Tuesday, July 7, 2015

Society for Experimental Biology meeting, Prague, Czech Republic

That's Prague Castle in the distant left

I have just returned from Prague, where I presented my research on modulation of integration in bluegill sunfish. I have been told that SEB is "the European SICB", and I wanted to go to this meeting because there are lots of researchers in Europe that never make it to the meetings in the US, so I wanted to learn more about what's going on over there.

The first thing I noticed about Europe was from the air - there are lots of farms, but none of them are squares/circles like in the US.  It was interesting arriving in Prague, where the Czech language was so different from most of the ones I am familiar with.  However, some words were still recognizable, like "toalety", which, based on it's location, I assumed meant "toilet".  There were also other things that seemed strange to me, like how the bed covers didn't span the entire bed, and how the shower only had a partial glass door so water got all over the floor. However, some things were still quite familiar, like the american pop music playing in the driver's car on the way to the hotel from the airport. In terms of food, the one thing I noticed was that Czech food = meat, potatoes, and cabbage.  There is little in the way of vegetables, especially the leafy kind. I found myself craving a salad when I got home.

Flight over Czech Republic, nothing is square
Flight over Colorado a week earlier,
everything is square/circle
Yes, that comforter is the only bed covering,
and it's too small
Shower with only a small,
partial glass door

The conference lasted 4 days, and included events like the "Women in Science Dinner" and several keynote lectures.  There was a large Biomechanics presence, and each day had a fair number of talks. I was really proud of my former labmate and current friend Kathleen, who gave a stellar talk on modulation of muscle mechanics in anoles! I also gave my talk, which received some interest on Twitter, mostly because people liked my cool high-speed videos. There were also some interesting talks in other sessions about things I didn't know I would like, including icefish genetics as it relates to anti-freeze proteins.

Kathleen Foster, presenting at SEB

A tweet about my talk

Another great thing about the SEB meeting is that I met so many people from so many different countries, including Australia, France, England, Scotland, Portugal, Lebanon, Canada (including Quebec, which is still Canada), South Africa, Germany, and Poland.  I was joking that I was going to leave Prague with an accent, but I wasn't sure which one. It was really interesting hearing everyone else's perspective on challenges that women (and others!) face in academia, as well as other aspects of academia.

Great group of scientists chatting over dinner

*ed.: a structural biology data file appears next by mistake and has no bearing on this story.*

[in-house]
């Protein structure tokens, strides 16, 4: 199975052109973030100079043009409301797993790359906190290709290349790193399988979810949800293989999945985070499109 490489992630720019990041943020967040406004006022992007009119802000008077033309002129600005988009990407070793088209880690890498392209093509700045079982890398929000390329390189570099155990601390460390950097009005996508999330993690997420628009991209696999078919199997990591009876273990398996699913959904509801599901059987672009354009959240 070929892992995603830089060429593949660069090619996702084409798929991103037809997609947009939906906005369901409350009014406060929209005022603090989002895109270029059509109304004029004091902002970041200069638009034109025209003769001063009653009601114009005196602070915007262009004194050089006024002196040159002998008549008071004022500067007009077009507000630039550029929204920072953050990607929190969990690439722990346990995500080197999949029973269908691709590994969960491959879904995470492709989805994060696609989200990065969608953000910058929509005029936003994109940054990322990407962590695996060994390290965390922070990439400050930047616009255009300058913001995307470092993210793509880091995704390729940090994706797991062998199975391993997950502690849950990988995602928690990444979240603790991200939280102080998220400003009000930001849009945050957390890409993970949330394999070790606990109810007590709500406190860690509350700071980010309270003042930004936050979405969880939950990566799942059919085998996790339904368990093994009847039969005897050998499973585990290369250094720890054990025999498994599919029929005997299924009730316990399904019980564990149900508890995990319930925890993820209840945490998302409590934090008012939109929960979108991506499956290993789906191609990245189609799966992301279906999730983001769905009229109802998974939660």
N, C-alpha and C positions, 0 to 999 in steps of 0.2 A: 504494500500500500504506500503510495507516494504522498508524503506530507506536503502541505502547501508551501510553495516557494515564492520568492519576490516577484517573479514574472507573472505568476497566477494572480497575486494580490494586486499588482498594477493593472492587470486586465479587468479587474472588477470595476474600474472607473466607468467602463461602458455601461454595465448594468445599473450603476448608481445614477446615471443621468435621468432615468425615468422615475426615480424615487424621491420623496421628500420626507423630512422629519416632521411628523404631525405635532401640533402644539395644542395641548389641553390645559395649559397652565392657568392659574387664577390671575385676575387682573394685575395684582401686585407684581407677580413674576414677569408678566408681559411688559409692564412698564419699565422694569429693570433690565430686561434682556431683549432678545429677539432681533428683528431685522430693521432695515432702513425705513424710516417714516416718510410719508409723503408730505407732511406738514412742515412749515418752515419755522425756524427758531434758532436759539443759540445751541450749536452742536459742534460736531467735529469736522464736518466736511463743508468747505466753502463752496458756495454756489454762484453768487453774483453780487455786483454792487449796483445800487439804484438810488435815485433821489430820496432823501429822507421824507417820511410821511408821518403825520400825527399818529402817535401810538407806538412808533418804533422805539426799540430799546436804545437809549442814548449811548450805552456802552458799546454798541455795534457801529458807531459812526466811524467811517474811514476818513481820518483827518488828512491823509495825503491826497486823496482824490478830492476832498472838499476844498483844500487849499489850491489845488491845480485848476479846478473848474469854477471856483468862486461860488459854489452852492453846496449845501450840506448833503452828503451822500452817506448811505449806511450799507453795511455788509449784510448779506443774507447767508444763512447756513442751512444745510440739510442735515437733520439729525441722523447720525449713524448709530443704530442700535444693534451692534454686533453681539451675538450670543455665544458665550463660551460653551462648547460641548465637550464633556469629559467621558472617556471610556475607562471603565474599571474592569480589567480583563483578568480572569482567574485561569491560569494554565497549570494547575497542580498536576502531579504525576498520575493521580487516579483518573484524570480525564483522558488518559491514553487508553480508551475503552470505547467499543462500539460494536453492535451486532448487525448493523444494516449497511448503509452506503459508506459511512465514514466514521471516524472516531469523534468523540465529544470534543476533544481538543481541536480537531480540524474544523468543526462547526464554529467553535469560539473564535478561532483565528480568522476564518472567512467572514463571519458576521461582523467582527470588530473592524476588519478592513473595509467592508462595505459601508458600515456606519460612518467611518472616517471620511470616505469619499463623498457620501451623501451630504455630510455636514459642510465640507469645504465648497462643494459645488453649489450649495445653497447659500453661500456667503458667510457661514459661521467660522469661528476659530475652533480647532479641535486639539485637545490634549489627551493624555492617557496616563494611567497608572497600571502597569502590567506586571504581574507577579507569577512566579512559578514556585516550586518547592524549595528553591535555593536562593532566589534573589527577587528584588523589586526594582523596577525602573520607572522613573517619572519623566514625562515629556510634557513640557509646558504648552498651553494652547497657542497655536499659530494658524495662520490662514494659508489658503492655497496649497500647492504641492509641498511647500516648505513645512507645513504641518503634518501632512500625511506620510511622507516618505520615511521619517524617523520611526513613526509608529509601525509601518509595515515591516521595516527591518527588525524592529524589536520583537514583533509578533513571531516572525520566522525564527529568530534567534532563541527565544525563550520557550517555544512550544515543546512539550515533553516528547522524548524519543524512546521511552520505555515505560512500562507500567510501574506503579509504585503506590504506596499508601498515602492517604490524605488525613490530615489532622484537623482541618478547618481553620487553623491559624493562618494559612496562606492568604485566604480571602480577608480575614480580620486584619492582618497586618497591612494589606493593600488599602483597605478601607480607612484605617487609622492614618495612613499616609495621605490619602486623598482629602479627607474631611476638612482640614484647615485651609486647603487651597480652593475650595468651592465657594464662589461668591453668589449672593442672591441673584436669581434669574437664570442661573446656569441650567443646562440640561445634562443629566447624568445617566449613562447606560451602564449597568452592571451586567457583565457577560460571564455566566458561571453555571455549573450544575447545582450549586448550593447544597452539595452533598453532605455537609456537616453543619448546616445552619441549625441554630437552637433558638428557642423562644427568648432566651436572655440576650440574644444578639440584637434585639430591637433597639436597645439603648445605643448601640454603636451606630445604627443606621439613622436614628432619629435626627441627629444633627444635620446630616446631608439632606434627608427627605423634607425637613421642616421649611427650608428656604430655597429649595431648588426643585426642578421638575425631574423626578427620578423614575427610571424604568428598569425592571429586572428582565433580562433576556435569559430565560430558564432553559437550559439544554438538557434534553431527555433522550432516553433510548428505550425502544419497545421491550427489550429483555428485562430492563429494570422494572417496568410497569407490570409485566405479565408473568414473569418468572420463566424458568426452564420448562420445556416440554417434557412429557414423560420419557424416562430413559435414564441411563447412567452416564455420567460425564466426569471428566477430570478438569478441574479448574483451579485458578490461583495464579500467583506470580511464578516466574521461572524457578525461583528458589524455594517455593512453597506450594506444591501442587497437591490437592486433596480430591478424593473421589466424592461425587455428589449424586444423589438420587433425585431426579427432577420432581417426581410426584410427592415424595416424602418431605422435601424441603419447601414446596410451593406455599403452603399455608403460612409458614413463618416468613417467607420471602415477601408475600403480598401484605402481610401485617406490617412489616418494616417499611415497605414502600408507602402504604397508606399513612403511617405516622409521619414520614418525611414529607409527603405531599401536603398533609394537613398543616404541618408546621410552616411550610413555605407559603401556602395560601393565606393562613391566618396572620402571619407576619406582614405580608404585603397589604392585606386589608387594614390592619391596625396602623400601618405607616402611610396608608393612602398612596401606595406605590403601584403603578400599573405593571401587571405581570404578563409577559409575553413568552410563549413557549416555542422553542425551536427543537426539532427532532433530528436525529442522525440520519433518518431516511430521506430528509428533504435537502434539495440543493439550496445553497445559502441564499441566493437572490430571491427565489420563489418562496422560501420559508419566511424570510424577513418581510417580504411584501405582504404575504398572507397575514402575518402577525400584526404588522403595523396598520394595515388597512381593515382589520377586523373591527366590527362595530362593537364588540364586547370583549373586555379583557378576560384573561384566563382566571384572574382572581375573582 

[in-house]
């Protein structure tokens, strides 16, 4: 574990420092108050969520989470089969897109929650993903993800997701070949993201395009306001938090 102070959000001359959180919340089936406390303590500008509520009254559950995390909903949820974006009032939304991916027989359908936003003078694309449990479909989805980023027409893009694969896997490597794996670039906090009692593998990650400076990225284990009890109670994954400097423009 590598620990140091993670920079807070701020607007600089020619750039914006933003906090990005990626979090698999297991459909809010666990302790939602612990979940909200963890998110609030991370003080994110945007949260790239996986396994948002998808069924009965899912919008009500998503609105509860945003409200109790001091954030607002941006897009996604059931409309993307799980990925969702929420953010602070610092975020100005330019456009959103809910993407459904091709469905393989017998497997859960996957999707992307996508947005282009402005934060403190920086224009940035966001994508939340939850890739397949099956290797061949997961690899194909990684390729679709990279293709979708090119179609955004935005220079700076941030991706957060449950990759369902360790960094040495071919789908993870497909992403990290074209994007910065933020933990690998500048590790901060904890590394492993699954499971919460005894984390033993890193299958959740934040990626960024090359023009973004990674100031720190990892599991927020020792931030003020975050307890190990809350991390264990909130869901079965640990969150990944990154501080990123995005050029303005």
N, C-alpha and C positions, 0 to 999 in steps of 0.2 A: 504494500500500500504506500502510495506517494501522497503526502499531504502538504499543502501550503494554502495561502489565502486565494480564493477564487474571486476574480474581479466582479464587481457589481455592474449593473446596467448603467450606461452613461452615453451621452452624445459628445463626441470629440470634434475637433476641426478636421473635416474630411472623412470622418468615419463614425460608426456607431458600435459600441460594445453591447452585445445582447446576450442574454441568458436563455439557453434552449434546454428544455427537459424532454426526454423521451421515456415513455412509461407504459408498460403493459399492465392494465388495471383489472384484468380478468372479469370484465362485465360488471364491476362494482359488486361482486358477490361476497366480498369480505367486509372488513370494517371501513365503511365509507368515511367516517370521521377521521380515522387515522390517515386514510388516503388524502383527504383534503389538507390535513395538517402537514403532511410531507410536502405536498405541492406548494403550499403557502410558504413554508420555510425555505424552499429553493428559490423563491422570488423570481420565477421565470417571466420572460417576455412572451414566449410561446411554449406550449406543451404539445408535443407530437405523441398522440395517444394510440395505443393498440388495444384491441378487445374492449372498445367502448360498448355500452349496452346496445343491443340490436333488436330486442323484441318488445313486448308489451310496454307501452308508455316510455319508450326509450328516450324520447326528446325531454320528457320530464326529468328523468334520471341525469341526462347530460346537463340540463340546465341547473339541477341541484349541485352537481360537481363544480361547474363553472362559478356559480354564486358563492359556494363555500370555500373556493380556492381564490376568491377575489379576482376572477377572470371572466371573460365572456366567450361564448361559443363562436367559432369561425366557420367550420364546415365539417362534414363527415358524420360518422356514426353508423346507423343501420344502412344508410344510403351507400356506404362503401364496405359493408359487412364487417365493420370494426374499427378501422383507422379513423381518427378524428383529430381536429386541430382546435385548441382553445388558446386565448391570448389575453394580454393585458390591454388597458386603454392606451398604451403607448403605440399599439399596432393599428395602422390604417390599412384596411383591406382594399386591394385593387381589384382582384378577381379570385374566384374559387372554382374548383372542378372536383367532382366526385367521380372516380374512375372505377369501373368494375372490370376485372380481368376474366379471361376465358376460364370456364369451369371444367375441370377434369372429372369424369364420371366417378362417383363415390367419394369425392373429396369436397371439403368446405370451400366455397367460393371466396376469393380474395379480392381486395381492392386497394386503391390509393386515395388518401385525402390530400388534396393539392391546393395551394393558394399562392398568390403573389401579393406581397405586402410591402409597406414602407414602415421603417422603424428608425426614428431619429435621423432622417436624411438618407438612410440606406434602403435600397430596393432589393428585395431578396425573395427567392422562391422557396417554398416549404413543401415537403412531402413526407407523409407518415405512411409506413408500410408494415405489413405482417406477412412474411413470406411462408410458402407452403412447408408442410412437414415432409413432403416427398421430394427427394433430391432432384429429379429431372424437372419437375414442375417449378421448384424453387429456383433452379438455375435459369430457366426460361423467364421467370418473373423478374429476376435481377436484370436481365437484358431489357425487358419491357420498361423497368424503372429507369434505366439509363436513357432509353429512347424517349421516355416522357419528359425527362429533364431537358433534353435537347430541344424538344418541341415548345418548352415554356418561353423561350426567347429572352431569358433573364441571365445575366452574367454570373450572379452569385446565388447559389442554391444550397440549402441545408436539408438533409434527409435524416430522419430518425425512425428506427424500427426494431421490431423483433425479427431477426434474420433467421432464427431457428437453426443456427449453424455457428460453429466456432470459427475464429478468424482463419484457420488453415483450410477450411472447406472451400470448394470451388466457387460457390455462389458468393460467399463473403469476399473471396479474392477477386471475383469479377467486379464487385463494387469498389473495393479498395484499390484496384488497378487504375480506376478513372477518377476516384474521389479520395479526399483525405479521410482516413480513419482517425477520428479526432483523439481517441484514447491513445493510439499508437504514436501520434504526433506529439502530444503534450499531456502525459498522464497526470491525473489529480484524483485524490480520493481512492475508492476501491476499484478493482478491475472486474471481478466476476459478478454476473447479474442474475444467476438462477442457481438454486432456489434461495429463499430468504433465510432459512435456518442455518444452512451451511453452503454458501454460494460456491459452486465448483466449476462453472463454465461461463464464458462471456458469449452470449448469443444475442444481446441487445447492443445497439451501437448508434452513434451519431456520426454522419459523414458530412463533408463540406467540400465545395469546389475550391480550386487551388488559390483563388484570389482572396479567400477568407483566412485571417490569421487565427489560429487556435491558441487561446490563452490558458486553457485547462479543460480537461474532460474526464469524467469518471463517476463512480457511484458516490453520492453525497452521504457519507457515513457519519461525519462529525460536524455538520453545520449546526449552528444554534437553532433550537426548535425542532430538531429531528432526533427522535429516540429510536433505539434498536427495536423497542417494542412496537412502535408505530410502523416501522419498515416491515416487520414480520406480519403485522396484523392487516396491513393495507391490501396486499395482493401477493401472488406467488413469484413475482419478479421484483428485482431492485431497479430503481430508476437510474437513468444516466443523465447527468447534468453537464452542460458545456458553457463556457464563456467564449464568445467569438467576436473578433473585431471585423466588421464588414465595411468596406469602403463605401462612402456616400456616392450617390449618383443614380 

The conference kept me extremely busy, and it wasn't until the third night that I actually made it out of the hotel.  Since breakfast was served at the hotel, and the conference served lunch and several dinners, there was no reason to leave.  It was nice to finally get out and explore the city a bit with Ola, Kathleen, and some students from Cambridge and the RVC. We grabbed some dinner at a place that served local cuisine and then wandered down to the Charles Bridge (after acquiring some ice cream, of course!).

The Prague metro
Imagine that, meat and potatoes

Having some ciders,
that's right, out of a straw

The Atomic Clock

On Friday, Ola, Kathleen, and I decided to skip the morning talks to have some catching up time for the three of us, since we hadn't seen each other in almost a year. We headed back downtown and spent several hours walking around the main part of the city.  I couldn't believe what amazing architecture there was!  It felt like I was in a movie, but I knew this was actually what it looked like here, cobblestone streets and all.  This was also my first chance to try the Trdelnik, a traditional cinnamon/sugar (+ other tasty bits like chocolate upon request!) pastry that is wrapped around and cooked on a wooden spit. I was not disappointed!

The "Tim Burton" castle, as it was dubbed

Gateway to the Charles Bridge,
over the Vltava River

View of the Prague Castle from the Charles Bridge

View of Prague

Cathedral at the Prague Castle

The conference ended on Friday, and the conclusion was dinner at a local restaurant.  A map was provided, but it took 30 minutes and running into a friend I met previously (who was also lost) to finally find it.  It was in the basement of one of the municipal buildings, and there were almost 0 signs for it. The streets are also terrible to navigate, as they seem to belong in Willy Wonka's factory - just when you think you know which direction you're headed, you end up somewhere else.

Conference dinner

It was fortuitous running into Suzanne at the dinner, because we soon learned that both of us had late flights the next day, and coordinated a trip on Saturday to see more of Prague than either of us had time for earlier. I was really glad she let me tag along because she knew of some places to see that I wasn't aware of, including the old castle where some famous composers are buried, and Emauzy which is a 16th century church with original paintings on the walls.  We also stopped at a riverside farmers market and got some strawberries to munch on as well as another local restaurant, this one cafeteria-style.

Cathedral at the Old Castle

Farmer's market


Original painting

One of the hallways in Emauzy

More meat and potatoes

I am so thankful for my NSF funding which allowed me to finally attend this meeting.  I had a great time meeting new people, learning about new science, and exploring a new part of Europe I had never been to.  However, jet lag has not treated me well and now I will spend a few days recovering...